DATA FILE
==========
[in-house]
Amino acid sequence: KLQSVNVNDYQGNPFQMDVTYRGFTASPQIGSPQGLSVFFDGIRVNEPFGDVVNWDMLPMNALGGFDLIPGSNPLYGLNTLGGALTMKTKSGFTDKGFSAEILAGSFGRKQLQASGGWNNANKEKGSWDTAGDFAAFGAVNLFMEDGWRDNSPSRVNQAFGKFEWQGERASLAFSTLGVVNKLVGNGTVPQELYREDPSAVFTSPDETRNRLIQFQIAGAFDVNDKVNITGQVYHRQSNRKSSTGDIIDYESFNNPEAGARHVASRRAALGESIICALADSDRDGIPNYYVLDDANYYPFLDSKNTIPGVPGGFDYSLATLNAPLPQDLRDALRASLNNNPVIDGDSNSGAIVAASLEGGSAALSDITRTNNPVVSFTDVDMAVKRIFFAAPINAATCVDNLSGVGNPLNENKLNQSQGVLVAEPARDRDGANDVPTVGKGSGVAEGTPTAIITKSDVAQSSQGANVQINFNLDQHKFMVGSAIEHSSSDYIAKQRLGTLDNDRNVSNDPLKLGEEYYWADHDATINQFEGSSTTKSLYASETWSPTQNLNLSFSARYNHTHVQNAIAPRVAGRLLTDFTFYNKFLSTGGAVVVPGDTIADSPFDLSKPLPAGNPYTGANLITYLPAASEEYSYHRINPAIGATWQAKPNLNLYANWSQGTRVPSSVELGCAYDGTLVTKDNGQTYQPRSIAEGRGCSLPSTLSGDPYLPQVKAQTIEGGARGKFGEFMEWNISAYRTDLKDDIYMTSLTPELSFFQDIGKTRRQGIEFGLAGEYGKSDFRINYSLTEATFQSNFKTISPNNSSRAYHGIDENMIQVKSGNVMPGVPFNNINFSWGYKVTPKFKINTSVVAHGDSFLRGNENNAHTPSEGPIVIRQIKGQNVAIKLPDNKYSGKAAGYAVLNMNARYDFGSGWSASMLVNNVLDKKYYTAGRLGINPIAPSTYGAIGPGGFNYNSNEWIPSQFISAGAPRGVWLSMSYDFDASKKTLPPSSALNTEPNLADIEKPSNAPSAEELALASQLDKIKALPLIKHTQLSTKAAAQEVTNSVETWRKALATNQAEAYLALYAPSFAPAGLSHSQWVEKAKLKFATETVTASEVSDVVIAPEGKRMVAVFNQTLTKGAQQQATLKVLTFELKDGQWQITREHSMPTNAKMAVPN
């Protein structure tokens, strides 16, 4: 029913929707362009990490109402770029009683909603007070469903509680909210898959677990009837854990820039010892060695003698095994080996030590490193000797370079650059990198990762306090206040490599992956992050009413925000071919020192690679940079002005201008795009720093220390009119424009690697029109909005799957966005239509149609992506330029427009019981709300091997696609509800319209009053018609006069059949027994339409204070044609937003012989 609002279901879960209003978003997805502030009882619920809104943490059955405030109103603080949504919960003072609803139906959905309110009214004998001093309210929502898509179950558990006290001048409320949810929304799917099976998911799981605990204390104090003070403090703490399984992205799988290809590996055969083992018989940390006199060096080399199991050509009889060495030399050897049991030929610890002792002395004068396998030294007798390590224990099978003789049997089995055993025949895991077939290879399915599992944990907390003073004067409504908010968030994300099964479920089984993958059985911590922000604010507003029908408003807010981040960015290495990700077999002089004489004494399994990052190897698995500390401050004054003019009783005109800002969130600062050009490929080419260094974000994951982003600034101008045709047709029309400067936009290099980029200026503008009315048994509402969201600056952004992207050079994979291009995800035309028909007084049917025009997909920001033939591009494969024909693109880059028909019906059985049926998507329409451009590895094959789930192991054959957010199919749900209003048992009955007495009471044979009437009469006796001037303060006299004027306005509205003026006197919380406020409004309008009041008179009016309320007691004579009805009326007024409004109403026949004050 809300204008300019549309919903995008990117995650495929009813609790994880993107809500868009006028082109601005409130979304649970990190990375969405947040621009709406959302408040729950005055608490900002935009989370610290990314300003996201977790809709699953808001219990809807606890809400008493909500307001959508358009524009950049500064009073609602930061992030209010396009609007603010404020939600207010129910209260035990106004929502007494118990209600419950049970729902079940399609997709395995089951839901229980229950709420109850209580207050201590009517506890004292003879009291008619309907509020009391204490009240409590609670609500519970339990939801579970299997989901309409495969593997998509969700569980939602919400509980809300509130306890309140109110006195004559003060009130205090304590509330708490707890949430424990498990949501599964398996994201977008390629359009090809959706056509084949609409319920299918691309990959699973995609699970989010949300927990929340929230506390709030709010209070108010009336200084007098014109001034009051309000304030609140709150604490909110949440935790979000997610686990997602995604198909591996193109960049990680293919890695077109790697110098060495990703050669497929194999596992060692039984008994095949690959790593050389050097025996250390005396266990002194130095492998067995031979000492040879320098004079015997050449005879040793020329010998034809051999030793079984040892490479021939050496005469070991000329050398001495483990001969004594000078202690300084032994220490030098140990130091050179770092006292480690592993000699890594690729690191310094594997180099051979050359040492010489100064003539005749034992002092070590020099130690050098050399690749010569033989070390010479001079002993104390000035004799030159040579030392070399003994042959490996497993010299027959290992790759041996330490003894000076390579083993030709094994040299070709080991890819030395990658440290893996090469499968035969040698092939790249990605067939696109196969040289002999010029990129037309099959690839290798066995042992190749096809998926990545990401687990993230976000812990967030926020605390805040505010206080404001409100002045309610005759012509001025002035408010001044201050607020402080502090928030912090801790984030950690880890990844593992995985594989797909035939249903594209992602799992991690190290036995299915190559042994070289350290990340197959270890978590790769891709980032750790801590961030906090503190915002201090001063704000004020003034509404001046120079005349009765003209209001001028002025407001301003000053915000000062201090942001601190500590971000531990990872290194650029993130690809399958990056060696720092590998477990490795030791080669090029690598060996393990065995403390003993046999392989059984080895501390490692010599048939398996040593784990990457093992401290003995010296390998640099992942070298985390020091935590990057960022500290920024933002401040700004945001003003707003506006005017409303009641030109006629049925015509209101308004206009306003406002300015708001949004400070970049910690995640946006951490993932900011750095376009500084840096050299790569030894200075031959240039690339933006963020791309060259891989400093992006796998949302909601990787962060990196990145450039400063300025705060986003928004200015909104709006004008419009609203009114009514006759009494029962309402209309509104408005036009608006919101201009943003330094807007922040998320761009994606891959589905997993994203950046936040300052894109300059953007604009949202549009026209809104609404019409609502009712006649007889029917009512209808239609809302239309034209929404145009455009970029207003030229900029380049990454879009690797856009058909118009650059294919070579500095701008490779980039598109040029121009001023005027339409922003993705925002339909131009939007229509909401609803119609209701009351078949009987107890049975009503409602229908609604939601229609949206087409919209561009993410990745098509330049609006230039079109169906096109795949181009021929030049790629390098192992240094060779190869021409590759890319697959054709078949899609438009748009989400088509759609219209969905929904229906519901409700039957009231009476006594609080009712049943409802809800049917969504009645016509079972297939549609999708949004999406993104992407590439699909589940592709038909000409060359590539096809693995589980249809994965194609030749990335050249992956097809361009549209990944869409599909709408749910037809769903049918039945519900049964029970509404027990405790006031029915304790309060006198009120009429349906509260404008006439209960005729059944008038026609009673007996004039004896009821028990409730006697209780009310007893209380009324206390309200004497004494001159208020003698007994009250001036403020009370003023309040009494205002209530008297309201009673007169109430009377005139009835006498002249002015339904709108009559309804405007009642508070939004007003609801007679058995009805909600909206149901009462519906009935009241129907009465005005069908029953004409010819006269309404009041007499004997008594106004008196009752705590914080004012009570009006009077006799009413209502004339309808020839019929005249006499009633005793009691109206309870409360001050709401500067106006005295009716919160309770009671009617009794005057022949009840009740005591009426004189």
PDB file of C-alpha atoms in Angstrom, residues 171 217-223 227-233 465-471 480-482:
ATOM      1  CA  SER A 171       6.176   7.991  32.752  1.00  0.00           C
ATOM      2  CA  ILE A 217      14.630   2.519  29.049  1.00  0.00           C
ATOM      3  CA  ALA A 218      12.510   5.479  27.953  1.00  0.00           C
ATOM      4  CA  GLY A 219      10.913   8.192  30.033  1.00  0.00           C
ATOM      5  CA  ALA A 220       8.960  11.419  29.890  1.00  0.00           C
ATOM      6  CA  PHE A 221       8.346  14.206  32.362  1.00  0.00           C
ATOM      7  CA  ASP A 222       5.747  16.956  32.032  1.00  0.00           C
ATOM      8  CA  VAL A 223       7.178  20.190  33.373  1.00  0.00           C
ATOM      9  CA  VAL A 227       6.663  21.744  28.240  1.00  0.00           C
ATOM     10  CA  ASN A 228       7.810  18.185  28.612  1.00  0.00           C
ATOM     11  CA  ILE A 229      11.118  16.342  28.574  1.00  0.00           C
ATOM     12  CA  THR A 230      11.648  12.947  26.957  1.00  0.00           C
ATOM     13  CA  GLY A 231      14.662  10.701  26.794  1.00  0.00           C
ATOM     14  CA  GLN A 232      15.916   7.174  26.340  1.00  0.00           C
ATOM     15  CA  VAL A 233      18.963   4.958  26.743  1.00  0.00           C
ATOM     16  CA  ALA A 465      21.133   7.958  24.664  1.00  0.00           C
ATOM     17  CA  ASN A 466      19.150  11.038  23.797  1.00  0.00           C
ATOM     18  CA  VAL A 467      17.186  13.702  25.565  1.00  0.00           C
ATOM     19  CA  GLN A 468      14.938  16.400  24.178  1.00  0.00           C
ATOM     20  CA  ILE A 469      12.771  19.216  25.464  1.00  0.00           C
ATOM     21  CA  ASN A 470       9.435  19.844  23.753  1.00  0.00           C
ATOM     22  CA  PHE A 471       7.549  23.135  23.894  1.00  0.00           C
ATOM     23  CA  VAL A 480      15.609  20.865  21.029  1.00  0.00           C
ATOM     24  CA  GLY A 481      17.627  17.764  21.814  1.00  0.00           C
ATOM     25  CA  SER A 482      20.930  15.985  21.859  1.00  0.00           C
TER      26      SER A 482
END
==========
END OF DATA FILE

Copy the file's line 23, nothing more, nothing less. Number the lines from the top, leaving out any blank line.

ATOM     19  CA  GLN A 468      14.938  16.400  24.178  1.00  0.00           C